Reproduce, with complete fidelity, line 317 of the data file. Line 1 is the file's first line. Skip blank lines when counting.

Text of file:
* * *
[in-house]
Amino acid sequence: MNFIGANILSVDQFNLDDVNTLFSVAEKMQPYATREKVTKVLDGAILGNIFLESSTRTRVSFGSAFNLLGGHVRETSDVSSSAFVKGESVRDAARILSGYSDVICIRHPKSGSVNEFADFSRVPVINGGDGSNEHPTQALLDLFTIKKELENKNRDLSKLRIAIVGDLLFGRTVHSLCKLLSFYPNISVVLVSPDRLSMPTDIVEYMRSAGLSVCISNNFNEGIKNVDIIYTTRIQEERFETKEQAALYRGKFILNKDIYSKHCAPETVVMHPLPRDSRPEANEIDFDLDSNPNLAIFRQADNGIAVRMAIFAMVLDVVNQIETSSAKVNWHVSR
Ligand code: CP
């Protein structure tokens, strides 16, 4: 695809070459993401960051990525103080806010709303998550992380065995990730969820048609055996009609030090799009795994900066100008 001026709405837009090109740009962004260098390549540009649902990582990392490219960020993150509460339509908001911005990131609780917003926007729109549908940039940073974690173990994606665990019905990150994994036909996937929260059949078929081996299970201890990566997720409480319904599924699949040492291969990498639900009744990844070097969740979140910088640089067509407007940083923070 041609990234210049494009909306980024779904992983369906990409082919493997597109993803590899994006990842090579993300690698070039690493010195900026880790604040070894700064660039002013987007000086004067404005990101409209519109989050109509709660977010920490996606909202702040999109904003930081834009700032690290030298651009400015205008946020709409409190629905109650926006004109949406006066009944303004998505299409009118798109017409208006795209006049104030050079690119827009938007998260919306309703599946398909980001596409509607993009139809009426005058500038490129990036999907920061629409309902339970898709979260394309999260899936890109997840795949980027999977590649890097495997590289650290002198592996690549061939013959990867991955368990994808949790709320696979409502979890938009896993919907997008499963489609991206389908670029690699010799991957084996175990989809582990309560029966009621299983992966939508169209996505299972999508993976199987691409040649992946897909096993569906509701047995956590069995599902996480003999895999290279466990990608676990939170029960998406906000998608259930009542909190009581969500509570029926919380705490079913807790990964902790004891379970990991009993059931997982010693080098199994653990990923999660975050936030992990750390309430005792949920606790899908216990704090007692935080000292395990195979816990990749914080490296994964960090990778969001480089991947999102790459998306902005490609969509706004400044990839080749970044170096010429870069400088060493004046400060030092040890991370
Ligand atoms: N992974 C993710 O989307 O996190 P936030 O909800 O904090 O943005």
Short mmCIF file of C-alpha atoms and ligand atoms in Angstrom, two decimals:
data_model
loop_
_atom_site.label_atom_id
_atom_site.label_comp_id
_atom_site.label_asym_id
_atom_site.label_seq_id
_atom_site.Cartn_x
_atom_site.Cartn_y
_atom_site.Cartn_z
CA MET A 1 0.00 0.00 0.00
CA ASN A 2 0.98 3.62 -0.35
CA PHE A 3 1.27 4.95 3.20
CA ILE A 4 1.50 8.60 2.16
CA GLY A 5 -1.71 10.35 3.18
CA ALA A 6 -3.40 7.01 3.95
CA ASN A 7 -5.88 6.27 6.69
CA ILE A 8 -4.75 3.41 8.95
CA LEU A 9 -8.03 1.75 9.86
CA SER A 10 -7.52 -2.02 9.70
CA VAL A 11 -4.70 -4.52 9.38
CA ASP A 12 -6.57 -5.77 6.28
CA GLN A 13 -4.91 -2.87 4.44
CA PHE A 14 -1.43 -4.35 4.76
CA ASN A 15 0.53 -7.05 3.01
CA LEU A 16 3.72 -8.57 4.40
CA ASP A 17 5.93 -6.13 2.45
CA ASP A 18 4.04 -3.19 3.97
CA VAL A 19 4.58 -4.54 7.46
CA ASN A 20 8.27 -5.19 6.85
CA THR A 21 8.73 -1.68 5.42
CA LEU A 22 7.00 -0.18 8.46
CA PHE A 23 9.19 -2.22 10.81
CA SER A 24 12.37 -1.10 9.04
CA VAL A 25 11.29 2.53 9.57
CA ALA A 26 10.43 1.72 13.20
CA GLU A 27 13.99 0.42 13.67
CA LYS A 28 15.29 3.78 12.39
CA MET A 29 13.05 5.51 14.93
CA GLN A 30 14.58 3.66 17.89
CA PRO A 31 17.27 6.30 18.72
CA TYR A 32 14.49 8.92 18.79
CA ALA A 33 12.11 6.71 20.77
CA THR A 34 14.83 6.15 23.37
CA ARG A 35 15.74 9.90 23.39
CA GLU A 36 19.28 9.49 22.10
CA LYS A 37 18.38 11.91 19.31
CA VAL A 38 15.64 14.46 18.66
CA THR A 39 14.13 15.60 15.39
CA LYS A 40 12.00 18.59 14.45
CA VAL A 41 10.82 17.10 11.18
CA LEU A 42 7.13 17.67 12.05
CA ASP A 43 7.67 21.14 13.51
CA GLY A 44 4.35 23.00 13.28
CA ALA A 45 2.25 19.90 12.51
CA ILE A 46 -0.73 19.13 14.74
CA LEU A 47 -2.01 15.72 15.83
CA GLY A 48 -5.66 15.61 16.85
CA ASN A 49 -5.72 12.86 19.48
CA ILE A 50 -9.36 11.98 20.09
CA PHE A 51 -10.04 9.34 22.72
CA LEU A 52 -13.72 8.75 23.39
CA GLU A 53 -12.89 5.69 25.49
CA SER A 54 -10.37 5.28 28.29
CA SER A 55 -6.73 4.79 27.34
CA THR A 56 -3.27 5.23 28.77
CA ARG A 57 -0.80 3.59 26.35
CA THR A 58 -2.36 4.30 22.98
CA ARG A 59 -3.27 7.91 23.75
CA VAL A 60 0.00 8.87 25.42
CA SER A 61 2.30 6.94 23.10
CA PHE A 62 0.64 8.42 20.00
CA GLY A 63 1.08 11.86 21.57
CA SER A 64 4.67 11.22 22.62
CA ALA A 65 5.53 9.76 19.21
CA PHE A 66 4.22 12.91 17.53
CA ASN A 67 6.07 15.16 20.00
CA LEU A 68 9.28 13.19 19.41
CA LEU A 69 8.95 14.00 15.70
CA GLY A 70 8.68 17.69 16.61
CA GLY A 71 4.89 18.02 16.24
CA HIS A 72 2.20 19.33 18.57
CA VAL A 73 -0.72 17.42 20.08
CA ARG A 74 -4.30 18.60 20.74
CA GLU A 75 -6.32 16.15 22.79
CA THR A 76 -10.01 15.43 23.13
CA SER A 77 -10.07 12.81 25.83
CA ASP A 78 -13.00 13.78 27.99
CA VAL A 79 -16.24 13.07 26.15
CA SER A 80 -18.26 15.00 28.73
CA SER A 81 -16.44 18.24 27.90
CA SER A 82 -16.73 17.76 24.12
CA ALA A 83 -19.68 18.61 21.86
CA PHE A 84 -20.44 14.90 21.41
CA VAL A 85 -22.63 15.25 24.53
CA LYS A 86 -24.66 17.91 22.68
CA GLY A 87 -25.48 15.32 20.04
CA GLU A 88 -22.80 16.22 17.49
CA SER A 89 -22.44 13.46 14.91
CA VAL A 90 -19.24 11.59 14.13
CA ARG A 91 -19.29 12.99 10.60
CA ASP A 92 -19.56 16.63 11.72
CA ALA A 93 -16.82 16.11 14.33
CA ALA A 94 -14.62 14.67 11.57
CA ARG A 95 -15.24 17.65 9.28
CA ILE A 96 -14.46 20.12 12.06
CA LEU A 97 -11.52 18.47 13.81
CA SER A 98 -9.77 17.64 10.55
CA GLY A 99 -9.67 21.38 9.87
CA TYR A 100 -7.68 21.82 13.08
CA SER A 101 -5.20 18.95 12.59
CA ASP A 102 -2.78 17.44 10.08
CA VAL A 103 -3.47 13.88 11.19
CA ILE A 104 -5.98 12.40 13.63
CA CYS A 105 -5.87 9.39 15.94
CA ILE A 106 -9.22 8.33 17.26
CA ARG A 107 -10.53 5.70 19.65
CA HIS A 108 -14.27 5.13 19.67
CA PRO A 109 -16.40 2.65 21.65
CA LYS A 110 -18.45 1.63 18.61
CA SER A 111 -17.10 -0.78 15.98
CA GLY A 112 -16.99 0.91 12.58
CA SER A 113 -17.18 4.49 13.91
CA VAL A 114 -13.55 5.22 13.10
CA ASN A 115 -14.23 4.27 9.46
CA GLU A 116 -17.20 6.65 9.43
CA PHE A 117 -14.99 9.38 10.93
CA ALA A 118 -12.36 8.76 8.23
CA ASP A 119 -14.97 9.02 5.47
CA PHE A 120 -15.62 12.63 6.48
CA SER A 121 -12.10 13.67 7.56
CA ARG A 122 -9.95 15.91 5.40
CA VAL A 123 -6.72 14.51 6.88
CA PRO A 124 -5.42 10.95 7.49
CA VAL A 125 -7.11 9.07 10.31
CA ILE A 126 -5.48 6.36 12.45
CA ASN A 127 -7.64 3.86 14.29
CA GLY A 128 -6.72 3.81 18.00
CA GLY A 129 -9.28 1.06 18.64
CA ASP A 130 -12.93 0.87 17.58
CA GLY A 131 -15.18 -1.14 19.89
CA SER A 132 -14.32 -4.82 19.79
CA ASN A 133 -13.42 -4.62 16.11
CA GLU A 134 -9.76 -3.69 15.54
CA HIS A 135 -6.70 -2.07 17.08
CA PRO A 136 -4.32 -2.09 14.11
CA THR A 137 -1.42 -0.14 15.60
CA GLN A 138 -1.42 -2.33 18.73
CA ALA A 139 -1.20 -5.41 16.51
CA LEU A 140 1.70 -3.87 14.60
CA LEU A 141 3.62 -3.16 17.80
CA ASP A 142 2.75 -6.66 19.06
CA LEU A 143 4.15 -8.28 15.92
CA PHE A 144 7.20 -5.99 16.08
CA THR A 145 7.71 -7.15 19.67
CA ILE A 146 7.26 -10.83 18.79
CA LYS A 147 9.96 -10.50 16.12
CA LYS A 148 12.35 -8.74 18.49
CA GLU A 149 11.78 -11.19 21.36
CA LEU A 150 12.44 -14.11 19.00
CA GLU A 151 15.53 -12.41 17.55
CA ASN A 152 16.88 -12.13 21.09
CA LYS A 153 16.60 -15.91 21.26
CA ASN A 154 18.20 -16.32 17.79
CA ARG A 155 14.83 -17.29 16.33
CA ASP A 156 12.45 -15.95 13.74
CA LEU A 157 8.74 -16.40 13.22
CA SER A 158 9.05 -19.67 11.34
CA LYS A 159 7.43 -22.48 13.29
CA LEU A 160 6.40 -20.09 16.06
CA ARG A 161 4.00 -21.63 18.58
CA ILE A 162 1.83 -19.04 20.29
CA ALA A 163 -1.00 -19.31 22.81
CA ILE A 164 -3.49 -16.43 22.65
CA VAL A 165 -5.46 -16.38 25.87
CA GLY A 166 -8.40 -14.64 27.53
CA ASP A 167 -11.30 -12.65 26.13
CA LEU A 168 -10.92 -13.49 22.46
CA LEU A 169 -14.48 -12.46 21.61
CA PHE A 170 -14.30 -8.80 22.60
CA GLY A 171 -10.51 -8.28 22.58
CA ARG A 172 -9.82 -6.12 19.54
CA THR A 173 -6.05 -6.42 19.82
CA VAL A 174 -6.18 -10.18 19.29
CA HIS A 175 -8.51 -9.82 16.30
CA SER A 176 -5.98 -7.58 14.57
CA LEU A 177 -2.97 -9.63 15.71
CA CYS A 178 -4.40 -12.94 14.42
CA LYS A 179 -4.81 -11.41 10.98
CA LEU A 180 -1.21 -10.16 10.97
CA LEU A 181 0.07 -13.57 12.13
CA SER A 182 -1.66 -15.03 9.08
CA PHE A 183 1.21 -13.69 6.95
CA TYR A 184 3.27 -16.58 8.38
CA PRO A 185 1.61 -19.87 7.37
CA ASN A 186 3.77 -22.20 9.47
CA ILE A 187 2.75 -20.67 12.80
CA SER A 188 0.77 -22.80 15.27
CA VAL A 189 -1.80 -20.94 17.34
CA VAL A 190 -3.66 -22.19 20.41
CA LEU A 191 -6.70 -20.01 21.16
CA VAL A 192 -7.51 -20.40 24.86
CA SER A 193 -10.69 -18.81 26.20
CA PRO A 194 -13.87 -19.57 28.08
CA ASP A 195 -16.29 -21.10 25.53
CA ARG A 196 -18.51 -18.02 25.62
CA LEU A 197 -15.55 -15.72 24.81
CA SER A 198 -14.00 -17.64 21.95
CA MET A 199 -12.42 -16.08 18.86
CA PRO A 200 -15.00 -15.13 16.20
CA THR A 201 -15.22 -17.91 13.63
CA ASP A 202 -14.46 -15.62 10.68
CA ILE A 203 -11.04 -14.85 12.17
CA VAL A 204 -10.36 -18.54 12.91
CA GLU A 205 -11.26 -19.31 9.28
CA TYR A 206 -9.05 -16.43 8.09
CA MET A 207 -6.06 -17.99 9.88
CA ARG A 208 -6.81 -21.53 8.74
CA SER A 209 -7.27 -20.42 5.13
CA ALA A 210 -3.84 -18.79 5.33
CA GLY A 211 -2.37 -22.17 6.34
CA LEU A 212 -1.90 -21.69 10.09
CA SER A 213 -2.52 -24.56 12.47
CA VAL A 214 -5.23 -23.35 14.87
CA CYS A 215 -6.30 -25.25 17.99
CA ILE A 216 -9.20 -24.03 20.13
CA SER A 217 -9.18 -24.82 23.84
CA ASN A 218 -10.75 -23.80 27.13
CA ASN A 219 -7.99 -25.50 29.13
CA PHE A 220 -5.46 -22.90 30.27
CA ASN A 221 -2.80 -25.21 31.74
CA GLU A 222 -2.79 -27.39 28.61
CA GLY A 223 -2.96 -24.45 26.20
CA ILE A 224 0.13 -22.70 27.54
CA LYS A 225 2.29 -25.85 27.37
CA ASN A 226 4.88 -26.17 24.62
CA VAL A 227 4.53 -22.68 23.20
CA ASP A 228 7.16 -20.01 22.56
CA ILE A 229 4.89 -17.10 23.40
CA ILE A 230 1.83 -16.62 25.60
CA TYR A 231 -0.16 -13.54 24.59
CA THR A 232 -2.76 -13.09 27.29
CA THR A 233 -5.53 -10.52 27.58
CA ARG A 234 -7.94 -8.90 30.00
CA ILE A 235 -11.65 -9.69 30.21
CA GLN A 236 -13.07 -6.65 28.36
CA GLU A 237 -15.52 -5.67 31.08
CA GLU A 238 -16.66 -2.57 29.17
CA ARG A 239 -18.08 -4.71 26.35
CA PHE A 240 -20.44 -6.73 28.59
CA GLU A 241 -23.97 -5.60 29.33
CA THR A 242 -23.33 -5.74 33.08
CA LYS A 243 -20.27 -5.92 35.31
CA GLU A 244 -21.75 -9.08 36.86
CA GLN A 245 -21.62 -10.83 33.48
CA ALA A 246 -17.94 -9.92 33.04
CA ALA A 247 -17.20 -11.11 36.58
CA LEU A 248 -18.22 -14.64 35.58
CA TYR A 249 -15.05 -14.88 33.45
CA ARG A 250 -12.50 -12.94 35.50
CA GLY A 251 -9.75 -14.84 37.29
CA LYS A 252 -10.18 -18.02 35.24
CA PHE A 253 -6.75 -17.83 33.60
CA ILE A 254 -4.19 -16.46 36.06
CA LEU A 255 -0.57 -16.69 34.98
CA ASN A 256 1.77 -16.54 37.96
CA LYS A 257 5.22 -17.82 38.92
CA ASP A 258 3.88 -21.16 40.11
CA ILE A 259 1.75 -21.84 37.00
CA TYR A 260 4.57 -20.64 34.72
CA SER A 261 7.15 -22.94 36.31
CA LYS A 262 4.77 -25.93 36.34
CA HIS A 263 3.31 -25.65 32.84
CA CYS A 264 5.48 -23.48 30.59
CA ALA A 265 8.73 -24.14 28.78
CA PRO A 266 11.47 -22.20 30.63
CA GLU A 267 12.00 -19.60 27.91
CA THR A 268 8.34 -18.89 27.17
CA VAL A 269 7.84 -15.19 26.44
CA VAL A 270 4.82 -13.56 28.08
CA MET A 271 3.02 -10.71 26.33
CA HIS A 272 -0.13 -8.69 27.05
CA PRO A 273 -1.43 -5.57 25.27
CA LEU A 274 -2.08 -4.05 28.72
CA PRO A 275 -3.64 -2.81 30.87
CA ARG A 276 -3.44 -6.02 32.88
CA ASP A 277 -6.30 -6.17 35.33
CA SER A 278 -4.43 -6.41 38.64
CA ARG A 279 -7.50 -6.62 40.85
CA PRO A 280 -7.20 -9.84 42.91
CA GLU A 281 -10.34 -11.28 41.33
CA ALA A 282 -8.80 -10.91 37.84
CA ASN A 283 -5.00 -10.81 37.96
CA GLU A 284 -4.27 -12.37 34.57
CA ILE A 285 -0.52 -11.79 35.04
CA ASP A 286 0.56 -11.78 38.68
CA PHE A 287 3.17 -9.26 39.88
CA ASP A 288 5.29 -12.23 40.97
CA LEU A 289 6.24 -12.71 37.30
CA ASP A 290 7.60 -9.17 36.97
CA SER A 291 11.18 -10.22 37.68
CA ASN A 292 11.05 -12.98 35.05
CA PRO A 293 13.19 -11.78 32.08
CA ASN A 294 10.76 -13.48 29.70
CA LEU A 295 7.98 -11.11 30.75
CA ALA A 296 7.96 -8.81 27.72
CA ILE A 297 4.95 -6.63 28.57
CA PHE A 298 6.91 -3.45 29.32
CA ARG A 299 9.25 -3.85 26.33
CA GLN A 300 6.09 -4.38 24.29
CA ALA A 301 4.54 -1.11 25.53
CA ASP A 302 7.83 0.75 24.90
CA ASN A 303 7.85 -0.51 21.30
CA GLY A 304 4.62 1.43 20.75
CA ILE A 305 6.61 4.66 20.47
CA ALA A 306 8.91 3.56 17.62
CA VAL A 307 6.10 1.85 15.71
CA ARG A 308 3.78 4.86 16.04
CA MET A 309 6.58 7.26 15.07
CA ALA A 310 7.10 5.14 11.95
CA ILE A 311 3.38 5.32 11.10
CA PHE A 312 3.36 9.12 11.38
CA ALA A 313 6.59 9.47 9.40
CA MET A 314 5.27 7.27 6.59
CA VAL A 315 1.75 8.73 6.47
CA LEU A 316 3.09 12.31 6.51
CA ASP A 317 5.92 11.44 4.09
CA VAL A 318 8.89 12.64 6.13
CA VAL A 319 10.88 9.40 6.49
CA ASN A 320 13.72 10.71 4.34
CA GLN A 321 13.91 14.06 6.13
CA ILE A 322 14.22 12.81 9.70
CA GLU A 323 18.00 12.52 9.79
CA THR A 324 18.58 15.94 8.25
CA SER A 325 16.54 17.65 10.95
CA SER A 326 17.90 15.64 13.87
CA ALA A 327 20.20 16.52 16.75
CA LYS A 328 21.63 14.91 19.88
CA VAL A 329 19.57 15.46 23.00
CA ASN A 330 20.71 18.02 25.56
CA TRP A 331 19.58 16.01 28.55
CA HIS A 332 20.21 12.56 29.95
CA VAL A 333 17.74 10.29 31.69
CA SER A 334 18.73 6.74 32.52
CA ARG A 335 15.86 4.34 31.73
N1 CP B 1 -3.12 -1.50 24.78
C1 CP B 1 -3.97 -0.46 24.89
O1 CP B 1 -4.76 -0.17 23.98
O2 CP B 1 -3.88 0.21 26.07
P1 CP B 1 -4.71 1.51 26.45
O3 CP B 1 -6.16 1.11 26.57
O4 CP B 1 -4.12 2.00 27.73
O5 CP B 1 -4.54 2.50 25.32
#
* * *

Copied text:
CA ASP A 302 7.83 0.75 24.90